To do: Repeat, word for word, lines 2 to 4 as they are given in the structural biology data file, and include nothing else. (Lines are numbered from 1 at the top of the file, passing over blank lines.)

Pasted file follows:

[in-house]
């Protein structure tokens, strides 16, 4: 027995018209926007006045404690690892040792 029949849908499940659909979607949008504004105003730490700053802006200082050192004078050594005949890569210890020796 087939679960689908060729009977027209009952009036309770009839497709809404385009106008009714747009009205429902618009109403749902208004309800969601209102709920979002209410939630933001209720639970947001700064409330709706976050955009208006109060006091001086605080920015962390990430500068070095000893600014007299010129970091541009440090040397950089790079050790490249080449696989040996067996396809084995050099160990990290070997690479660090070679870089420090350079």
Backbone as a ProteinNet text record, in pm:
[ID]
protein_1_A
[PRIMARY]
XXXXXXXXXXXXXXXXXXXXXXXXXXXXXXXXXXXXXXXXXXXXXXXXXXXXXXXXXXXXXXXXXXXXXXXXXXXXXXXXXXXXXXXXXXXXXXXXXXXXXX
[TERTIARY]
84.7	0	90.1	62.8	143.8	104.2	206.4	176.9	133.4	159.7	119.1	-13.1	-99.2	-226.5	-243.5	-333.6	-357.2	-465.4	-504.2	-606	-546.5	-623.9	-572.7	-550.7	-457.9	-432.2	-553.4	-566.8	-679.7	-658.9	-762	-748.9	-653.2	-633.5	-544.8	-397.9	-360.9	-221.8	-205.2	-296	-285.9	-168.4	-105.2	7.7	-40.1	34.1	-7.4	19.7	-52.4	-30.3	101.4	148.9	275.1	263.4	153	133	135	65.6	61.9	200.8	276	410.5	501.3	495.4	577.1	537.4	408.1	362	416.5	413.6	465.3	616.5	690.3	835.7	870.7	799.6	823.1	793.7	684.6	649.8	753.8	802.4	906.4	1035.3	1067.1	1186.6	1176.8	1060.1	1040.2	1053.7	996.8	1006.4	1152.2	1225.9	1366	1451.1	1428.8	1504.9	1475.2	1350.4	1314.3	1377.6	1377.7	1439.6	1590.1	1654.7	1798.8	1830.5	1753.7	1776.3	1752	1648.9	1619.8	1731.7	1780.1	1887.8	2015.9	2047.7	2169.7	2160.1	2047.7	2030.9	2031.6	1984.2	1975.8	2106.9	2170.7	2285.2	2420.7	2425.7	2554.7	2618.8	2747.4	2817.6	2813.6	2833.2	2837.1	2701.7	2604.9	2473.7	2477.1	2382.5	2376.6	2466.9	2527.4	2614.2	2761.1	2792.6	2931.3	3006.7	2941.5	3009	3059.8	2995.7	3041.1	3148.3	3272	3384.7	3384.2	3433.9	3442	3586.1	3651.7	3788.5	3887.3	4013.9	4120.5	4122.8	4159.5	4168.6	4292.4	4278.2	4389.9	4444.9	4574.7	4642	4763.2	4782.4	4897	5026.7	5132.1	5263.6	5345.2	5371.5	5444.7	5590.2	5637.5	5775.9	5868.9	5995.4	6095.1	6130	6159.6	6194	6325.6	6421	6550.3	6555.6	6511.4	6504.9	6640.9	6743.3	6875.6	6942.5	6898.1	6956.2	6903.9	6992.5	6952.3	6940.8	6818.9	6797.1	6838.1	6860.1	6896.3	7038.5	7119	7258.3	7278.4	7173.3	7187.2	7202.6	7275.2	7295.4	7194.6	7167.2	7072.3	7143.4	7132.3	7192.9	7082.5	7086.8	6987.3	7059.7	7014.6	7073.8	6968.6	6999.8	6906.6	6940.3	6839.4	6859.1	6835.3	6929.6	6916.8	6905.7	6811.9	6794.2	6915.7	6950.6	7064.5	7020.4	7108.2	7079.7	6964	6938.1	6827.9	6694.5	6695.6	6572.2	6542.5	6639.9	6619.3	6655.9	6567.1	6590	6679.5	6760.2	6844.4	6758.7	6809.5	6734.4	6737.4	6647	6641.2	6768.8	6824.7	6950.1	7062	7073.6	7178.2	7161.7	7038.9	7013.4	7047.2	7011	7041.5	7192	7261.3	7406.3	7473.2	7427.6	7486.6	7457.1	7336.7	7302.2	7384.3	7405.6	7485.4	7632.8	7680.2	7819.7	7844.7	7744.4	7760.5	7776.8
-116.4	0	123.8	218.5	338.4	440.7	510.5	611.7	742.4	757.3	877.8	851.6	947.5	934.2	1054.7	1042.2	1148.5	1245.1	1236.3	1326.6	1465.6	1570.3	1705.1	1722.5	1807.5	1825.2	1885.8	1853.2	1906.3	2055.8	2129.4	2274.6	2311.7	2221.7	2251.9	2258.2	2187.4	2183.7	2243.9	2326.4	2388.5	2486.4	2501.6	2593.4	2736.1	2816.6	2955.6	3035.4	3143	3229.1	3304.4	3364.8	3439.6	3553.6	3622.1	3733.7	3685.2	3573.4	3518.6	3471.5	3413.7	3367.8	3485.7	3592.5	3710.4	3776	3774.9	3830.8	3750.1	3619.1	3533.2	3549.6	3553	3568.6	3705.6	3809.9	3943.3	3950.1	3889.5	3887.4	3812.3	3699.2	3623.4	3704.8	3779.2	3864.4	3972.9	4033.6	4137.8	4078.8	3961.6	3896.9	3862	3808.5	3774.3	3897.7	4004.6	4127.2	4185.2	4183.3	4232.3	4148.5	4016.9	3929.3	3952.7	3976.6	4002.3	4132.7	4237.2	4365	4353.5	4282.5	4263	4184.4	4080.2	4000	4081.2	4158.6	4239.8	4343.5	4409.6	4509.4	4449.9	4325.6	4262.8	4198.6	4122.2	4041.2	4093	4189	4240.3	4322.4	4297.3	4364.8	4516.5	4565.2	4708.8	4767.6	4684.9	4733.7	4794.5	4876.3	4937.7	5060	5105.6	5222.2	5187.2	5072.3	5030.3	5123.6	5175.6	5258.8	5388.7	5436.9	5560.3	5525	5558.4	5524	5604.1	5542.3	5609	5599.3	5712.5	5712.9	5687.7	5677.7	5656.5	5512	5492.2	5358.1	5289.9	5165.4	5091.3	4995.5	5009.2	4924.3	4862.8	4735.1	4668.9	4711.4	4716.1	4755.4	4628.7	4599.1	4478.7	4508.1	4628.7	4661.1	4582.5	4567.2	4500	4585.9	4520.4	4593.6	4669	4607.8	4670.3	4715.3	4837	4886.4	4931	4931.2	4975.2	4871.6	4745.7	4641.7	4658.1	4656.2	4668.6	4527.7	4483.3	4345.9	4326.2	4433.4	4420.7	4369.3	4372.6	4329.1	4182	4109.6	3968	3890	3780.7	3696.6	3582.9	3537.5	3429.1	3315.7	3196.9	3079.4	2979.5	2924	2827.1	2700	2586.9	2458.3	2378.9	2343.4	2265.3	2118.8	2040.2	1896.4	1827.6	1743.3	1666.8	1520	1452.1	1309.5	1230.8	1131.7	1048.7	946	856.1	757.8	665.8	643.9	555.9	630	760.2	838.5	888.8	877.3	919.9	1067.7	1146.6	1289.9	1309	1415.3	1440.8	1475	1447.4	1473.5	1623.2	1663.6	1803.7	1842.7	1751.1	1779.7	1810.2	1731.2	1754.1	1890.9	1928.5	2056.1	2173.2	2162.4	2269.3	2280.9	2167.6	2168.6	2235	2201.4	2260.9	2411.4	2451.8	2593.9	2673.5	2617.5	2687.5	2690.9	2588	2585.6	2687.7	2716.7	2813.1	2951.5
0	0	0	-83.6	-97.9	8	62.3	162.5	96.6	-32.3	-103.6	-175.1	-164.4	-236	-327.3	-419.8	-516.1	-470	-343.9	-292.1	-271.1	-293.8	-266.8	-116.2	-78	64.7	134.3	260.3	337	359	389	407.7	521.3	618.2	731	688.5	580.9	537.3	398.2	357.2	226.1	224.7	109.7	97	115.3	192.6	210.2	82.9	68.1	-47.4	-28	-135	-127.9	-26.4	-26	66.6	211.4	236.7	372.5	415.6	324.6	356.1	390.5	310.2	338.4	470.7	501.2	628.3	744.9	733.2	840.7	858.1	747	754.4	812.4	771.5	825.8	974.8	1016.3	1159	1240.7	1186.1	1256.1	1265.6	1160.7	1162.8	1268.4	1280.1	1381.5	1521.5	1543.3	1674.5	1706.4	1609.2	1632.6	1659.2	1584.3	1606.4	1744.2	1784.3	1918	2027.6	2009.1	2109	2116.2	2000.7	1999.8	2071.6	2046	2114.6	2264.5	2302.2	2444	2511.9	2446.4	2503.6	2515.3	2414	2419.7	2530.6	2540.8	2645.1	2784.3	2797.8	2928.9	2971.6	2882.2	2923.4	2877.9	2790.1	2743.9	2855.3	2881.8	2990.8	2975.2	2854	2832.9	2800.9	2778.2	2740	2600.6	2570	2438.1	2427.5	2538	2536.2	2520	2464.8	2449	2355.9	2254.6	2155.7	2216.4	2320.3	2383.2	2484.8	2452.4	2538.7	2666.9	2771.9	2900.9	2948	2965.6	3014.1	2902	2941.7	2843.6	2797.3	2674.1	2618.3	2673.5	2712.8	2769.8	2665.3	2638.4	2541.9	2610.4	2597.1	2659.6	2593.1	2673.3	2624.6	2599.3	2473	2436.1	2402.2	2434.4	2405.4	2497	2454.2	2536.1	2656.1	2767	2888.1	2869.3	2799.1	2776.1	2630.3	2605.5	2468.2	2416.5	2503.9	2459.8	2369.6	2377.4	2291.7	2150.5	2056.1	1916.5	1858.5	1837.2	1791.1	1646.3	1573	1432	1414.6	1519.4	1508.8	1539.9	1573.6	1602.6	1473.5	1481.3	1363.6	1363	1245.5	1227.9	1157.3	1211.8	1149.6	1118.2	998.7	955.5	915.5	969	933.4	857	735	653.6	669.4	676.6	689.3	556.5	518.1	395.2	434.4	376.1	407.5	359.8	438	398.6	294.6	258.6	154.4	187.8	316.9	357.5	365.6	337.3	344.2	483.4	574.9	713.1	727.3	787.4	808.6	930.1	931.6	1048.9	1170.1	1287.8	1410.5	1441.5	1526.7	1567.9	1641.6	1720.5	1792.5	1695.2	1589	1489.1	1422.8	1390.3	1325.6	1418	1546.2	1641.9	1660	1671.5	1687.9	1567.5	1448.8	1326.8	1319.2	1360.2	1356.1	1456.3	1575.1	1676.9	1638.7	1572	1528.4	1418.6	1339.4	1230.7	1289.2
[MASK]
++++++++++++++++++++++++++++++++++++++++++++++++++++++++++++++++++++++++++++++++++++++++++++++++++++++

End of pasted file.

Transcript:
């Protein structure tokens, strides 16, 4: 027995018209926007006045404690690892040792 029949849908499940659909979607949008504004105003730490700053802006200082050192004078050594005949890569210890020796 087939679960689908060729009977027209009952009036309770009839497709809404385009106008009714747009009205429902618009109403749902208004309800969601209102709920979002209410939630933001209720639970947001700064409330709706976050955009208006109060006091001086605080920015962390990430500068070095000893600014007299010129970091541009440090040397950089790079050790490249080449696989040996067996396809084995050099160990990290070997690479660090070679870089420090350079």
Backbone as a ProteinNet text record, in pm:
[ID]